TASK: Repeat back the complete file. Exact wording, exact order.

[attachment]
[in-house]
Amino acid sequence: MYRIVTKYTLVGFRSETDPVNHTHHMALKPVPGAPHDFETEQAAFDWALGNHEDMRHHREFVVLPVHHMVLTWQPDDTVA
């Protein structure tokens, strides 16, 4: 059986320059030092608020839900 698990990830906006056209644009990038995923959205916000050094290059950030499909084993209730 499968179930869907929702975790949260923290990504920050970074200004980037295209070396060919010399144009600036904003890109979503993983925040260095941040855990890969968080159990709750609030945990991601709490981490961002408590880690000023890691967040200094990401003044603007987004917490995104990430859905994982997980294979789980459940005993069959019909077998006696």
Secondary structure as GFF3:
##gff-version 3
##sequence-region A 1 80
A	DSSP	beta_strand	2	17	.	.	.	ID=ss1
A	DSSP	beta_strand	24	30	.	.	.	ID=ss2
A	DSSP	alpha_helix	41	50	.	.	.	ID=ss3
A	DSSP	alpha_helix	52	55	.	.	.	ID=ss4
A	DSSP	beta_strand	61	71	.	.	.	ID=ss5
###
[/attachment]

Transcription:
[in-house]
Amino acid sequence: MYRIVTKYTLVGFRSETDPVNHTHHMALKPVPGAPHDFETEQAAFDWALGNHEDMRHHREFVVLPVHHMVLTWQPDDTVA
């Protein structure tokens, strides 16, 4: 059986320059030092608020839900 698990990830906006056209644009990038995923959205916000050094290059950030499909084993209730 499968179930869907929702975790949260923290990504920050970074200004980037295209070396060919010399144009600036904003890109979503993983925040260095941040855990890969968080159990709750609030945990991601709490981490961002408590880690000023890691967040200094990401003044603007987004917490995104990430859905994982997980294979789980459940005993069959019909077998006696």
Secondary structure as GFF3:
##gff-version 3
##sequence-region A 1 80
A	DSSP	beta_strand	2	17	.	.	.	ID=ss1
A	DSSP	beta_strand	24	30	.	.	.	ID=ss2
A	DSSP	alpha_helix	41	50	.	.	.	ID=ss3
A	DSSP	alpha_helix	52	55	.	.	.	ID=ss4
A	DSSP	beta_strand	61	71	.	.	.	ID=ss5
###